Australian scientists claim to have developed vaccine for coronavirus but not ready to let go

Australian scientists claim they have already developed a coronavirus vaccine, but it could take months before it is ready to be rolled out. 

Three scientists from the University of Queensland, in Brisbane, believe they have created a vaccine that could immunize against COVID-19. 

Dr Keith Chappell, who has completed post-doctoral studies on the stabilisation of viral proteins, told The Australian: ‘In terms of getting a vaccine that we think will work, we think we are already there.’ 

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He has been rushing to develop a safe vaccine alongside colleagues Paul Young and Trent Munro since January.   

His team experimented with 250 different formulations before settling on a candidate vaccine virus named S-Spike.

The S-Spike jab is currently being tested on laboratory mice and could see a progression to human trials by June. 

They believe the vaccine is on track to be available by the end of the year.  

Dr Chappell explained that developing the injection properly would take a long time. 

‘Getting a vaccine that’s available for seven billion people on the planet means … we have to move to scale and that’s a very different proposition,’ he said. 

He also said the scientists had to be cautious about any commercial risk and refused to jeopardise the safety or efficiency of the vaccine.    

The team said that the next step was figuring out how to get the drug into production, which could cost between $20million to $30million.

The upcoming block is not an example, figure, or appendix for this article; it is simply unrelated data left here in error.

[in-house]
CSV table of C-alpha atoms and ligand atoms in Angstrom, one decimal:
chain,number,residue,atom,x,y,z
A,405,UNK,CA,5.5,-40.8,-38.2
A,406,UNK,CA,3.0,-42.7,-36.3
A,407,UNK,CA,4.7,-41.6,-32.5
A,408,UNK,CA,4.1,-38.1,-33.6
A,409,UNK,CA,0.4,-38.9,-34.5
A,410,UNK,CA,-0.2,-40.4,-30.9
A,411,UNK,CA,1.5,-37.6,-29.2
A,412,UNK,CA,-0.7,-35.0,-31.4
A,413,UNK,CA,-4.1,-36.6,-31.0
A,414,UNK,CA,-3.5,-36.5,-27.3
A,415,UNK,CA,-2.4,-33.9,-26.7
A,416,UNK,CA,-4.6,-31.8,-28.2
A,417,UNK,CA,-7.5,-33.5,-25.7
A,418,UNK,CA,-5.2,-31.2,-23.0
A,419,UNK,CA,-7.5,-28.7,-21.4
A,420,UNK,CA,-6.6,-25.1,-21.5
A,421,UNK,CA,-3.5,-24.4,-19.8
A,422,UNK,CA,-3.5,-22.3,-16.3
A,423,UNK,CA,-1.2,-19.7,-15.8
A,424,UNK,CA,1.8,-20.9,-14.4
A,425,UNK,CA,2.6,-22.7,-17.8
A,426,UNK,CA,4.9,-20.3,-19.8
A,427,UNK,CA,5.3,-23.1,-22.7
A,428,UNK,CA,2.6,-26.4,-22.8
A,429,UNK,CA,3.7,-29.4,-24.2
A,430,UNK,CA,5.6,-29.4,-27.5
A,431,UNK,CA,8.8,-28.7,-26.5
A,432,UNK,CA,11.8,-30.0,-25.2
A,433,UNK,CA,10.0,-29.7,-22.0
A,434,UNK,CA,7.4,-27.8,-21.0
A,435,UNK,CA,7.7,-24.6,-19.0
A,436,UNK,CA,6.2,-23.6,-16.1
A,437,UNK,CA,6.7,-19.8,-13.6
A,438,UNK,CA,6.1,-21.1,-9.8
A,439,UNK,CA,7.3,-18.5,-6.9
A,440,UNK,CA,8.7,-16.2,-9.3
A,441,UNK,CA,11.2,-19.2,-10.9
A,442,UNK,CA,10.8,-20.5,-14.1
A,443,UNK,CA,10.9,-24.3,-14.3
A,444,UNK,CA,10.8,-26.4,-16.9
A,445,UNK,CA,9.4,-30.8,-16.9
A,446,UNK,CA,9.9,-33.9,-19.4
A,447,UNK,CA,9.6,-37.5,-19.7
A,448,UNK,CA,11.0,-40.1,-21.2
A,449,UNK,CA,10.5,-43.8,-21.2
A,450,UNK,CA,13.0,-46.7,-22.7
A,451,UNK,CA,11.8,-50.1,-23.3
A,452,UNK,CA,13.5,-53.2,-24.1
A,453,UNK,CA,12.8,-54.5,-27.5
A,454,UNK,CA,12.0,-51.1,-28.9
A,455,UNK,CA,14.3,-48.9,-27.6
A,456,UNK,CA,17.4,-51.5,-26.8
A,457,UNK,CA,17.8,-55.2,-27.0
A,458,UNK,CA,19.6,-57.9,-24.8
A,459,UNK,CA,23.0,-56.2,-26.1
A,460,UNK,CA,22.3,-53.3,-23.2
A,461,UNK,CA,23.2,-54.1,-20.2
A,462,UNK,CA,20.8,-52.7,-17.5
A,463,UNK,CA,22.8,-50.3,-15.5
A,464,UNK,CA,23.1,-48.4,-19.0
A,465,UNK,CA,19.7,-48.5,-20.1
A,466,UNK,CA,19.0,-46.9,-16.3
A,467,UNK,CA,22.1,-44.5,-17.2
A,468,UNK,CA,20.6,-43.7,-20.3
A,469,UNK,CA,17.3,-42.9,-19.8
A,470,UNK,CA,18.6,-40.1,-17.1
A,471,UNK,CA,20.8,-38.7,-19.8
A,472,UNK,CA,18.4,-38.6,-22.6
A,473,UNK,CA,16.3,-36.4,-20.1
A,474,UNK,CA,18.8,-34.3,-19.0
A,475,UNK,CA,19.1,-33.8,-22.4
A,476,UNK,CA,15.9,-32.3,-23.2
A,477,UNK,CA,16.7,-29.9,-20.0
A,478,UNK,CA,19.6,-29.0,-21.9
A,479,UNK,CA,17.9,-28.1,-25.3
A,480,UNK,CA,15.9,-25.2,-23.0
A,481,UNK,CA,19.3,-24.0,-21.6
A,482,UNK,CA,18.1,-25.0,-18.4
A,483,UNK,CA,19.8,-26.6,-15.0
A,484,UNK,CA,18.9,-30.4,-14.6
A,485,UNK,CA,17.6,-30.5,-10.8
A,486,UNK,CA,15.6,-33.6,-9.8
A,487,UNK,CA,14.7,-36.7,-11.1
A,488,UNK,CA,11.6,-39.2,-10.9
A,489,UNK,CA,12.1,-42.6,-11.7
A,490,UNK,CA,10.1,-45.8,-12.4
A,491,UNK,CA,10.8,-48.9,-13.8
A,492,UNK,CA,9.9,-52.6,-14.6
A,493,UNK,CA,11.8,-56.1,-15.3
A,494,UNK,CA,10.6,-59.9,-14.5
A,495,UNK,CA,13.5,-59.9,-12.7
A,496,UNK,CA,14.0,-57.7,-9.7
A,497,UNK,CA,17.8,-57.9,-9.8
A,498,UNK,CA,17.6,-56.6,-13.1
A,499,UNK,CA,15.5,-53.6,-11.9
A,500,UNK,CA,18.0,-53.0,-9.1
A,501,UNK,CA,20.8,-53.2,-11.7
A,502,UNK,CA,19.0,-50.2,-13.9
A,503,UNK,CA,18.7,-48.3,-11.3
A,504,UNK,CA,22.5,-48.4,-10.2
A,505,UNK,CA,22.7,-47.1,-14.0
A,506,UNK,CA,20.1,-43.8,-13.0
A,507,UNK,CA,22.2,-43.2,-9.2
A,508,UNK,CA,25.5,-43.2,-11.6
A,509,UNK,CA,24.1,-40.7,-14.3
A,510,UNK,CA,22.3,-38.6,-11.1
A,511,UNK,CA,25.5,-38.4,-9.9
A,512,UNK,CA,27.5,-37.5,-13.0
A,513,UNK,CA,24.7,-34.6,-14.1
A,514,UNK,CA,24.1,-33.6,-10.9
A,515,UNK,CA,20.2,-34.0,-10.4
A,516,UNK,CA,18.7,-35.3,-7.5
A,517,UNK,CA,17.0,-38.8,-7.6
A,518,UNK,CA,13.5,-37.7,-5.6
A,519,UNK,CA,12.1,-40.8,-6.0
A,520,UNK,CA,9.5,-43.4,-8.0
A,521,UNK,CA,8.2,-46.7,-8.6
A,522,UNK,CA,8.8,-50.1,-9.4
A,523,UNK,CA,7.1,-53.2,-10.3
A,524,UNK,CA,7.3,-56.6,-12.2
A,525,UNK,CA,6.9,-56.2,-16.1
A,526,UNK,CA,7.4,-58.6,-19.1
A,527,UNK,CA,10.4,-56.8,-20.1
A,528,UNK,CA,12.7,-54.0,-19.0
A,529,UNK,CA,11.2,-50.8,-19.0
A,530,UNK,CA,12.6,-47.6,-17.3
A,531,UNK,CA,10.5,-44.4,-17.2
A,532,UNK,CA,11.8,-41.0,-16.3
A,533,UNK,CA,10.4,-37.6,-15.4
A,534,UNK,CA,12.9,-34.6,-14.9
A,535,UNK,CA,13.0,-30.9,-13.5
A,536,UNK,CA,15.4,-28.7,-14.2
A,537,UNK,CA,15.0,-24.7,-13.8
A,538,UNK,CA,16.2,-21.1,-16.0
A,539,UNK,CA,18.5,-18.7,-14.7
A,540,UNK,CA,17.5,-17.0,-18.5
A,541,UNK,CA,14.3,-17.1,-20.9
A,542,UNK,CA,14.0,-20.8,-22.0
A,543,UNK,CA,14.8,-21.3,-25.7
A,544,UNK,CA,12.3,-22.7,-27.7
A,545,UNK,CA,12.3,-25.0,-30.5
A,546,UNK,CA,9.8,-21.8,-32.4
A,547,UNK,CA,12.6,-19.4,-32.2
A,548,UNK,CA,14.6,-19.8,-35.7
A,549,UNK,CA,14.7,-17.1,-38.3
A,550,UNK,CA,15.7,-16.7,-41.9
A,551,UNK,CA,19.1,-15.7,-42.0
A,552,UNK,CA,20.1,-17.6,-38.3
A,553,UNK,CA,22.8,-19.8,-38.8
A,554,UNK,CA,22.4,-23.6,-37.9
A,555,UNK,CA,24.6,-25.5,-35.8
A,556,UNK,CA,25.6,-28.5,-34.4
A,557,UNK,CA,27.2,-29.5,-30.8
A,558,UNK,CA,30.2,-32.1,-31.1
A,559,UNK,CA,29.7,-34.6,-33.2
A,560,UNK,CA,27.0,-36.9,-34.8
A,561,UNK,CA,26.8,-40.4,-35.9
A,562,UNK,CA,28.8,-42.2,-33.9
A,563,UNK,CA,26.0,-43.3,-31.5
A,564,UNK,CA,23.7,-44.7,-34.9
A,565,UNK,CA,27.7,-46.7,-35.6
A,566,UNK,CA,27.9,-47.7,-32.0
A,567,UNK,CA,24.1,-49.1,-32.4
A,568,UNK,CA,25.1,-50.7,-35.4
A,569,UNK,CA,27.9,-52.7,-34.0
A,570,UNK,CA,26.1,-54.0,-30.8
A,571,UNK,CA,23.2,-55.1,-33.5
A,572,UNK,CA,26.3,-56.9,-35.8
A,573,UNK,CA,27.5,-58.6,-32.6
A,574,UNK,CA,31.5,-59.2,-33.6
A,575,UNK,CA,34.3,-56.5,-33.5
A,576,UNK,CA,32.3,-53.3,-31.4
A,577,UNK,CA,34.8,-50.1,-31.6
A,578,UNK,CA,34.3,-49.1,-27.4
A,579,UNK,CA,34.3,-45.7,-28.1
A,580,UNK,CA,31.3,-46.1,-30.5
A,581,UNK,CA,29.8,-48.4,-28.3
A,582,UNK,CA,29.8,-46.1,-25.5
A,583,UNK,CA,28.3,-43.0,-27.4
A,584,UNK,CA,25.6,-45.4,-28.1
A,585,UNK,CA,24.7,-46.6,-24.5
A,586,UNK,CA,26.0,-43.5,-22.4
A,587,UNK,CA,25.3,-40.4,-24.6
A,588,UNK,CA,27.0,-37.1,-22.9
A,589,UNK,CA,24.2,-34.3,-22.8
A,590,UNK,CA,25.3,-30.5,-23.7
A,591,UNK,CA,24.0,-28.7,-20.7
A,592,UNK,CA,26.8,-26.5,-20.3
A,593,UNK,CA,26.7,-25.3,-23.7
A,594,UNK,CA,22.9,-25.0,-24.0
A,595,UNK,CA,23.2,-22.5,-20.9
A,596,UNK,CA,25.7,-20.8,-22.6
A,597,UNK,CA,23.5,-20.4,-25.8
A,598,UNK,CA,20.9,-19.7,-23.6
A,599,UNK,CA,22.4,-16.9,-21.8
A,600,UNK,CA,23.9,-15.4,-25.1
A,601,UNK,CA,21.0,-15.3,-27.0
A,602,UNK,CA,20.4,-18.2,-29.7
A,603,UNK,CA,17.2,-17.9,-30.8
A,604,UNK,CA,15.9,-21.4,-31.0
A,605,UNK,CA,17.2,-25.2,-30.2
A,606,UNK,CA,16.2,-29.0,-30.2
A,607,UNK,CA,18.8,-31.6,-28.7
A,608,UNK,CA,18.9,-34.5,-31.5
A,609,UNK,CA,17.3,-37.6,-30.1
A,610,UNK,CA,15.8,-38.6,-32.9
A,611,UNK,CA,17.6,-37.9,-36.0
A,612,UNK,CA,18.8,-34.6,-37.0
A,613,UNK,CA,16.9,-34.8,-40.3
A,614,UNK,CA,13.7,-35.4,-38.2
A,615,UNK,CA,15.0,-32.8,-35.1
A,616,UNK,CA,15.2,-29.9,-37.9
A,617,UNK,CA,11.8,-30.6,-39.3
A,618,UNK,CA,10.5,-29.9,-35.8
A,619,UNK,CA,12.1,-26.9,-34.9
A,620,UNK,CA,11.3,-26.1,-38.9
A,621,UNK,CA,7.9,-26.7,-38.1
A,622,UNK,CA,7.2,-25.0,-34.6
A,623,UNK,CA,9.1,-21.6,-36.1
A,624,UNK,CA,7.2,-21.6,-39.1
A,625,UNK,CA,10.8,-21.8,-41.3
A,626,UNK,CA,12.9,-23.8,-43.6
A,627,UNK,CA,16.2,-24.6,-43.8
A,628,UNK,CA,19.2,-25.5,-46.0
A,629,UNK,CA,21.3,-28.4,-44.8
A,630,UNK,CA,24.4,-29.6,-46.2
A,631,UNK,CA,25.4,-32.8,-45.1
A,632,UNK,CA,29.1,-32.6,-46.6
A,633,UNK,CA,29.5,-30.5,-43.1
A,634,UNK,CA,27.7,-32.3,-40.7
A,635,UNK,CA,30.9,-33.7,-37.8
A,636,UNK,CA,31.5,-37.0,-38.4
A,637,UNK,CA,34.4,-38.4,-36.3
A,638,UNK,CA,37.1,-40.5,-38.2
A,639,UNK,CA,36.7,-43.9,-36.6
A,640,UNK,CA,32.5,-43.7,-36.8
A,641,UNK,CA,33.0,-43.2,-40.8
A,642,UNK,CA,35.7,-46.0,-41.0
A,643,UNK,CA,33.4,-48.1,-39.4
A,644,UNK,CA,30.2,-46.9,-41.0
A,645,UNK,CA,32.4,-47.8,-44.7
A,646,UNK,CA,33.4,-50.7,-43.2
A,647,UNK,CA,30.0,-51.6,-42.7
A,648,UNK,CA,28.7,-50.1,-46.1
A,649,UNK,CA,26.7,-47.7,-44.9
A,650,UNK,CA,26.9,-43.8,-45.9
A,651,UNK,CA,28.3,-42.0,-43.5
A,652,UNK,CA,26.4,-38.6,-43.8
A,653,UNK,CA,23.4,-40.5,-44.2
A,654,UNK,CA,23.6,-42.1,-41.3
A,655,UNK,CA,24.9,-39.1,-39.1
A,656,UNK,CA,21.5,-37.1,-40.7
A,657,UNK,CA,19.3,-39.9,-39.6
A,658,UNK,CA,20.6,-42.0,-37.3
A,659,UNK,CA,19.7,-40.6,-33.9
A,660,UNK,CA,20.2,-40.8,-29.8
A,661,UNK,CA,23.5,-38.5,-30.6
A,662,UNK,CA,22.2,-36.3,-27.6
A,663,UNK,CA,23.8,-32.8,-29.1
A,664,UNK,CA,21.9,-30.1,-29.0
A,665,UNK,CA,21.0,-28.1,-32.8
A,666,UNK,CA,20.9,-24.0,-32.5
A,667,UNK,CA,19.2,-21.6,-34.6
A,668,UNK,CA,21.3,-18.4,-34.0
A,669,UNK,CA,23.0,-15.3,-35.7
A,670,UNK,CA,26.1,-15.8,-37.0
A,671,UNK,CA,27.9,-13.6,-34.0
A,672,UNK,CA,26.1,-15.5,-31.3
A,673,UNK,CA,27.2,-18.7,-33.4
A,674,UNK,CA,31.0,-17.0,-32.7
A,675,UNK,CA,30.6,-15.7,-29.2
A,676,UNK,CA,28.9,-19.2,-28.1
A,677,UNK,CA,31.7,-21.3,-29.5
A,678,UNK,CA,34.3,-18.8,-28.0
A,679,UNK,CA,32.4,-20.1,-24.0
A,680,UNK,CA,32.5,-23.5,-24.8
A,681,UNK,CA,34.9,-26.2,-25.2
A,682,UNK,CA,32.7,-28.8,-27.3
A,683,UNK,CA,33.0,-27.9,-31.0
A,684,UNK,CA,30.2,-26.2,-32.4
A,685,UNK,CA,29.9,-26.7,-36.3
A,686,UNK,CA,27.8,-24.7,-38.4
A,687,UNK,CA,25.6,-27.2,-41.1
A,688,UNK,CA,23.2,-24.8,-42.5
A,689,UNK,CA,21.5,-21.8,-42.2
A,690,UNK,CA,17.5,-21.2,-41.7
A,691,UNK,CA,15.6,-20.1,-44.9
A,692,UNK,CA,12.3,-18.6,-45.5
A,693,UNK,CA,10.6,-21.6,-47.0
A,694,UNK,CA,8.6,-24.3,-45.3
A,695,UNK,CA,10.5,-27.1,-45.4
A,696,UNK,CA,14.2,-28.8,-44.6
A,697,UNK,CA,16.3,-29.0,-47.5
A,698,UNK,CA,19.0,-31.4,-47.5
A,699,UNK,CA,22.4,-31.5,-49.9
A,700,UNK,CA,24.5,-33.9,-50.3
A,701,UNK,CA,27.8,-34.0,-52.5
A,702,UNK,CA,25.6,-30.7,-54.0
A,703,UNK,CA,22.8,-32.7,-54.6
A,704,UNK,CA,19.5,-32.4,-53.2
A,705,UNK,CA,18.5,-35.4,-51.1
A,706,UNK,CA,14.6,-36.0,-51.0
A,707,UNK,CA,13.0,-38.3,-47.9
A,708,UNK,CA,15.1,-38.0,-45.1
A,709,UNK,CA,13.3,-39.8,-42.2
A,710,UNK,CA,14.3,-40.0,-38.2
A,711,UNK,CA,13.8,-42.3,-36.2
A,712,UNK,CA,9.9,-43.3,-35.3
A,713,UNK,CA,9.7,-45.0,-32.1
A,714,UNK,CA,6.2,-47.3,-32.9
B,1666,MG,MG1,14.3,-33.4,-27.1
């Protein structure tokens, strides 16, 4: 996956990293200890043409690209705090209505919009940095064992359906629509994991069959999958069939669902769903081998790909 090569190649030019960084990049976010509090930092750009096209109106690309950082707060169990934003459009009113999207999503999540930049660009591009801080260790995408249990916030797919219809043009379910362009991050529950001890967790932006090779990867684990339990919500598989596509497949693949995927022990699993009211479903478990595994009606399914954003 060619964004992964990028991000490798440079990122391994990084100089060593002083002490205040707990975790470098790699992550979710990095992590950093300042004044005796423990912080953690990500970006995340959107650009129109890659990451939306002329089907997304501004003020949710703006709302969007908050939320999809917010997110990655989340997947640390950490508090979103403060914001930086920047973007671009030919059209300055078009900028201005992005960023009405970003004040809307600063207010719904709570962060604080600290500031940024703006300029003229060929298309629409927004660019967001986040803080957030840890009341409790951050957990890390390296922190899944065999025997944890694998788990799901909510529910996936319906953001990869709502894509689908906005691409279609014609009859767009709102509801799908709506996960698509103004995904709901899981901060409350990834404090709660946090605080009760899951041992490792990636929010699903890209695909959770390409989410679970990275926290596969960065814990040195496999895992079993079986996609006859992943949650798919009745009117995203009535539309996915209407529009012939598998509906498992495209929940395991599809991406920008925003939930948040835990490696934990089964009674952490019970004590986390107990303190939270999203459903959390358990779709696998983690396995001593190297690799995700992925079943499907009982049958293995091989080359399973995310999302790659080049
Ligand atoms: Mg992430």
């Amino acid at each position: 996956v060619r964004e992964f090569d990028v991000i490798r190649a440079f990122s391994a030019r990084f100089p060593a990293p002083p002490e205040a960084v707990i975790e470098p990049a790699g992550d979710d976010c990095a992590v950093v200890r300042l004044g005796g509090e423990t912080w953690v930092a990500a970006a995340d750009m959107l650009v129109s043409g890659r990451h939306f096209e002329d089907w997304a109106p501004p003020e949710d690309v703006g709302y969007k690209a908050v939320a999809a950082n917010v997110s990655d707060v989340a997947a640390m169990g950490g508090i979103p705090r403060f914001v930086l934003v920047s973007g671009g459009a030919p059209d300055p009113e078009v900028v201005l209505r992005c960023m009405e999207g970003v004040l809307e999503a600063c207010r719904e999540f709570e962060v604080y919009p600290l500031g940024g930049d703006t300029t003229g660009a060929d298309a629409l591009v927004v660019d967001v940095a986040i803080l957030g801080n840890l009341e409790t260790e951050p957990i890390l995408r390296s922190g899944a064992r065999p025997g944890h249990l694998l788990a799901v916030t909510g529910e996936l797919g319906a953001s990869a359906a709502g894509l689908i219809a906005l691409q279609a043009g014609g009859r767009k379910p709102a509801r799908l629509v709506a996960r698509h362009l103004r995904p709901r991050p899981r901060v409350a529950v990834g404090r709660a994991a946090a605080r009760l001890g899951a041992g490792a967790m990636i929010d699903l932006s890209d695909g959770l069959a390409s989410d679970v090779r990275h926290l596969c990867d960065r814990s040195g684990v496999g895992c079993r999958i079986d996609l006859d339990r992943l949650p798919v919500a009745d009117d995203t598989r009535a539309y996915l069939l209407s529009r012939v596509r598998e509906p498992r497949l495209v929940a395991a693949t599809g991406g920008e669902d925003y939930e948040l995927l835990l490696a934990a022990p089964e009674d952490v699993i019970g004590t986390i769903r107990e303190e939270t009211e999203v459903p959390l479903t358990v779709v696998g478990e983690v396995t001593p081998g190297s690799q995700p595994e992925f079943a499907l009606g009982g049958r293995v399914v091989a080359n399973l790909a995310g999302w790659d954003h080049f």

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Negotiations are already in place with regulators, such as the federal government’s Therapeutic Goods Administration, who the team met with on Friday to discuss future plans. 

So far 204 people have been diagnosed with coronavirus in Australia, with three deaths.  

Prime Minister Scott Morrison announced the Australian government will effectively ban ‘non essential’ public gatherings of more than 500 people from Monday – and has warned Australians not to travel overseas.

We will be advising against organised, non-essential gatherings of persons of 500 people or greater from Monday,’ Mr Morrison said.

But Mr Morrison stressed the government’s ban only relates to ‘non-essential organised gatherings’ and doesn’t include schools, university lectures or catching public transport.

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He said people should go about their ‘normal everyday business’. The move has been hailed by infectious diseases experts, who say it will be critical in slowing the virus’s spread and help prevent overloading hospital intensive care units.

A travel ban has been put in place for mainland China, Iran, South Korea and Italy.

Mr Morrison said it is unclear whether the travel ban will be extended to other nations at this stage.

Chief Medical Officer Brendan Murphy told leaders community transmission of the coronavirus was not yet widespread in Australia but the evidence from overseas was that it could spread rapidly among crowds at large events. 


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